Chinese warehouse worker Liu Fei was fined 330,000 yuan (S$68,000), or 14 times her yearly wage, for having a second child.
Her failure to pay the fine means the boy has no access to basic rights like schooling and health care.
Ms Liu's desperation prompted a fruitless attempt to sell her kidney.
Their dilemma has now triggered a rare legal battle against the police for denying the boy a "hukou" - household registration - due to strict family planning laws. The case will be heard in a Beijing court today, Reuters reported.
Ms Liu's inability to pay the fine has left her son, Xiaojie, without an official identity. Family planning officials in Beijing told Liu in 2011 she would not be able to obtain a"hukou" if she did not pay up.
"When I saw (the fine), I thought this was inconceivable," a tearful Ms Liu, 41, told Reuters.
"I had no idea I would be fined so much. If I had known, I would never have given birth."
Her ordeal underscores the punitive nature of China's family planning policy, beyond the more well-known stories of forced abortions and sterilisations, and highlights the plight of an estimated 13 million undocumented children, known as"black children".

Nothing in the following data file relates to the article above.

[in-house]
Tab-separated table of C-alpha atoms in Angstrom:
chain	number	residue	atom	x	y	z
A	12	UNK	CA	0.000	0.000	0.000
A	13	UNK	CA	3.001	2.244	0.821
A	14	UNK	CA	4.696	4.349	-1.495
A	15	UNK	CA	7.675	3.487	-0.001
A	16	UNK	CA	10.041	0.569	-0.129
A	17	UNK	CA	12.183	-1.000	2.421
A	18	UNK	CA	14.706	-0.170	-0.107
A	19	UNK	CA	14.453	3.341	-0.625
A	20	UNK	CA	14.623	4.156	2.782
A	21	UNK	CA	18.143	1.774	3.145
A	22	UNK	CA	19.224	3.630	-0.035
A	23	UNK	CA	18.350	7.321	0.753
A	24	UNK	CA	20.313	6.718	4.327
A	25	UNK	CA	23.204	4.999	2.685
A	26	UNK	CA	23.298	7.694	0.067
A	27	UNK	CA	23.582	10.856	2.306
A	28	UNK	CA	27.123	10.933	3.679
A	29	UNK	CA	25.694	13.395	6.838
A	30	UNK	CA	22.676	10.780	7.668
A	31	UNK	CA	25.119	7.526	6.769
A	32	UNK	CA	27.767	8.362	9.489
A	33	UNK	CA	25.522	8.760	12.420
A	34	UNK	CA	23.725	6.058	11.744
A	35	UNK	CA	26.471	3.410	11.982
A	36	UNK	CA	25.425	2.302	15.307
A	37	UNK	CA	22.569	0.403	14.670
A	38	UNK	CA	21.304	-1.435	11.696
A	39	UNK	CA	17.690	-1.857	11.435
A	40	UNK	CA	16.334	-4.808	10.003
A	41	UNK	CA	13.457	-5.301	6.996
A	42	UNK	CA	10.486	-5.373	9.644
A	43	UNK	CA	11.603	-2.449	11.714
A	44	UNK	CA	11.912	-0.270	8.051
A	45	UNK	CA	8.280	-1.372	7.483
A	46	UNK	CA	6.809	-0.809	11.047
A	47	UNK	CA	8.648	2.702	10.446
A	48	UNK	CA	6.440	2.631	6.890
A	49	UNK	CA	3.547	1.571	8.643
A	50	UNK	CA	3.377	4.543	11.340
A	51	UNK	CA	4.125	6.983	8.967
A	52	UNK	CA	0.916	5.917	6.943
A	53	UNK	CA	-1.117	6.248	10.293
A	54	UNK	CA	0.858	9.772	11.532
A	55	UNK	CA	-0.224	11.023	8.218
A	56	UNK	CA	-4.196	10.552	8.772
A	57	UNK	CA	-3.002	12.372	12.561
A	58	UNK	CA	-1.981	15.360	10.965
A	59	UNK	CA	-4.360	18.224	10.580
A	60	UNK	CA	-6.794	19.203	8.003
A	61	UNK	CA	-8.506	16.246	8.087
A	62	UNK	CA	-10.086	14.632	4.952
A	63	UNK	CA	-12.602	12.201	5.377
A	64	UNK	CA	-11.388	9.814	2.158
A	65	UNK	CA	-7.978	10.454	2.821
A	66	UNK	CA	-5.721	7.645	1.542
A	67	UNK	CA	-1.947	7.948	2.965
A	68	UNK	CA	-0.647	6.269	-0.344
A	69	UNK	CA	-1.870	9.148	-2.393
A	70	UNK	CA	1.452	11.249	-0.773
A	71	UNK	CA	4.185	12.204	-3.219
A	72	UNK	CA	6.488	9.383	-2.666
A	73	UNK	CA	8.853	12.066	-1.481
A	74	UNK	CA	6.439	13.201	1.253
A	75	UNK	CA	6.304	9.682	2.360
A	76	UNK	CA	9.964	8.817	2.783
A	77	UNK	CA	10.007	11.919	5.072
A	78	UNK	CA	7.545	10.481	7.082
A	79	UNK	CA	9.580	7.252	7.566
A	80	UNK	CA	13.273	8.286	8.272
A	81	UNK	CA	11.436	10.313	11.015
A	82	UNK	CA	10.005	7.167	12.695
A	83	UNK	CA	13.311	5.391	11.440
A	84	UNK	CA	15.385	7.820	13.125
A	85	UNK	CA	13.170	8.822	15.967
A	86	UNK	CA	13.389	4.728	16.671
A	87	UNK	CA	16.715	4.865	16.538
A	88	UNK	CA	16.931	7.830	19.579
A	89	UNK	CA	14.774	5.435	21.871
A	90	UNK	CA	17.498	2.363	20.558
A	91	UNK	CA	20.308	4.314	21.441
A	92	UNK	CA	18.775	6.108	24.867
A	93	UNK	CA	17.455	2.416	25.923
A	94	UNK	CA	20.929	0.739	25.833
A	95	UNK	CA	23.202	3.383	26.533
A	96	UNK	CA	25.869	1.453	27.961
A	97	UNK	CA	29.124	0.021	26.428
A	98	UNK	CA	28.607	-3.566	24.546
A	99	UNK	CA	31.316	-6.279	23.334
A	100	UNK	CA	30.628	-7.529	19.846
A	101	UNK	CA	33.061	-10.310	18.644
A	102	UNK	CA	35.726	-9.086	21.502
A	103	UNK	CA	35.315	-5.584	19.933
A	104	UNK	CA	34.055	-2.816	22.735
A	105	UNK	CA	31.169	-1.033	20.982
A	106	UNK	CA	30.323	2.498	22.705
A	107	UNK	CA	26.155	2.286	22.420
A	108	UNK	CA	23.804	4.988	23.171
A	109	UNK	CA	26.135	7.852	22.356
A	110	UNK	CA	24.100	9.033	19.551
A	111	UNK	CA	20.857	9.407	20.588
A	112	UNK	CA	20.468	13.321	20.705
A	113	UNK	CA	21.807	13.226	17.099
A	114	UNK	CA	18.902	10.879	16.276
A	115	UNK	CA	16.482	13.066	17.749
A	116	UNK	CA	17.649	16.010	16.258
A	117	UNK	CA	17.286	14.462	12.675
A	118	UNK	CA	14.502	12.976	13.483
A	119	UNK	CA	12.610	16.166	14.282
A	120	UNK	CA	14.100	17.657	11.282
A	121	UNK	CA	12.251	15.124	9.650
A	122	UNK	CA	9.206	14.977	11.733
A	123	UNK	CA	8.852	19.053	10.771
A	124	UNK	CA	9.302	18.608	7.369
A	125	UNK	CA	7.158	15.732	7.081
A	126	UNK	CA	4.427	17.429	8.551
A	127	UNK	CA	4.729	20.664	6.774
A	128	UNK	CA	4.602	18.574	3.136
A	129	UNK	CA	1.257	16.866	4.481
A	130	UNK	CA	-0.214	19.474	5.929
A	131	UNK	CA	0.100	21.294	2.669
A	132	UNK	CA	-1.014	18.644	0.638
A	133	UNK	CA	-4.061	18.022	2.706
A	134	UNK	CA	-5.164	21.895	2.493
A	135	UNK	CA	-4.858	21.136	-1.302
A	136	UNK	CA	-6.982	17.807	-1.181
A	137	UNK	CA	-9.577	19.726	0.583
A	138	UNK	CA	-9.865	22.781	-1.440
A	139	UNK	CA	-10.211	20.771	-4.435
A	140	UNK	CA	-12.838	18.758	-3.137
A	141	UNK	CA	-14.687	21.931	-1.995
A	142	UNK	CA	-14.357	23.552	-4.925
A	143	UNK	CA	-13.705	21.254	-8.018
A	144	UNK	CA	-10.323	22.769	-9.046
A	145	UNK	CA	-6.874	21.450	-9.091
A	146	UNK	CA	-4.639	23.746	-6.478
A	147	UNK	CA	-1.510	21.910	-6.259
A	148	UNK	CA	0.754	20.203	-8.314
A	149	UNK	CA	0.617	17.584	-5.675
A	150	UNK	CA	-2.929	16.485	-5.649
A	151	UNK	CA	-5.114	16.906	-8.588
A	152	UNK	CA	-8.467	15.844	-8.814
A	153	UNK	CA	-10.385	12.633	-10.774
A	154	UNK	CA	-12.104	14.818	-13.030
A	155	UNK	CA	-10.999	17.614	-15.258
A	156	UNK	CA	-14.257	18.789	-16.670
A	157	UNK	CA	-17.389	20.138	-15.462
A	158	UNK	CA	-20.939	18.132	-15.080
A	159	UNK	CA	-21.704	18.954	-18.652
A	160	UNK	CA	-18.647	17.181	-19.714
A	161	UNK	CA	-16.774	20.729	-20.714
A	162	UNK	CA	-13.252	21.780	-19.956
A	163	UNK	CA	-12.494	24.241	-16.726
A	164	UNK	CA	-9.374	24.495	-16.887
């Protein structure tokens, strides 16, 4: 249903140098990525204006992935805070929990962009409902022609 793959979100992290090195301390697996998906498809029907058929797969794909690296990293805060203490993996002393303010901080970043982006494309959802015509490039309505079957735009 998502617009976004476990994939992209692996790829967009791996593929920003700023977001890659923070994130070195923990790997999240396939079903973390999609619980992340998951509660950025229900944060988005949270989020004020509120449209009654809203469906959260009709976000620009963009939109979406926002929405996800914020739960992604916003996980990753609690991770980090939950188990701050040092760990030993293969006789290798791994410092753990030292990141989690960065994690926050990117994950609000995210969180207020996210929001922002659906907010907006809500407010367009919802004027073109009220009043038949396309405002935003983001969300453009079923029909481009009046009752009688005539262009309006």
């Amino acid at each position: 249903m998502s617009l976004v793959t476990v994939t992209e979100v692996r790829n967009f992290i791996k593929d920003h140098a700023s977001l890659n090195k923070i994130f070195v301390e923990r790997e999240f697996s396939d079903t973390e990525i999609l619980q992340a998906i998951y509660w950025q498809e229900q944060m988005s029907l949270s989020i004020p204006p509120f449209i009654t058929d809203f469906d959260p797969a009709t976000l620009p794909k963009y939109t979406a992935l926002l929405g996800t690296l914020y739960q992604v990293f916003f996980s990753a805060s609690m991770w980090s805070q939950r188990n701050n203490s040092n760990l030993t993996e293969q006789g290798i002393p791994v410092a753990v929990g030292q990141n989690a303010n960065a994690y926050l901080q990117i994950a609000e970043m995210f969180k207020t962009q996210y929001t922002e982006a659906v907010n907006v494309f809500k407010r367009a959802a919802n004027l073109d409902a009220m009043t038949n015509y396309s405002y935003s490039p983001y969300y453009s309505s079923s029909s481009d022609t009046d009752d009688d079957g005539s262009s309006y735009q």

In China, "black" implies something illegal, outside of the mainstream or unofficial.
She asked for her and her son to be identified by pseudonyms to avoid drawing attention.
Beijing gives local governments a wide mandate to enforce the one-child policy.
Even as China relaxes the rules, allowing millions of families to have a second child, government encroachment into family matters will continue. On Tuesday, a group of 10 lawyers and academics sent letters to four government agencies, including the State Council, China's Cabinet, and the Ministry of Public Security, urging them to review requirements to file for a "hukou" and scrap the need for fines to be paid first.
"Without this document, you're just like a puppy or a kitten, raised at home," said Ms Liu's lawyer Huang Yizhi.
"This is related to a person's most fundamental right, but because she didn't pay the social support fee, the police refused to give him (Xiaojie) a hukou. I think this condition is certainly unreasonable and illegal."
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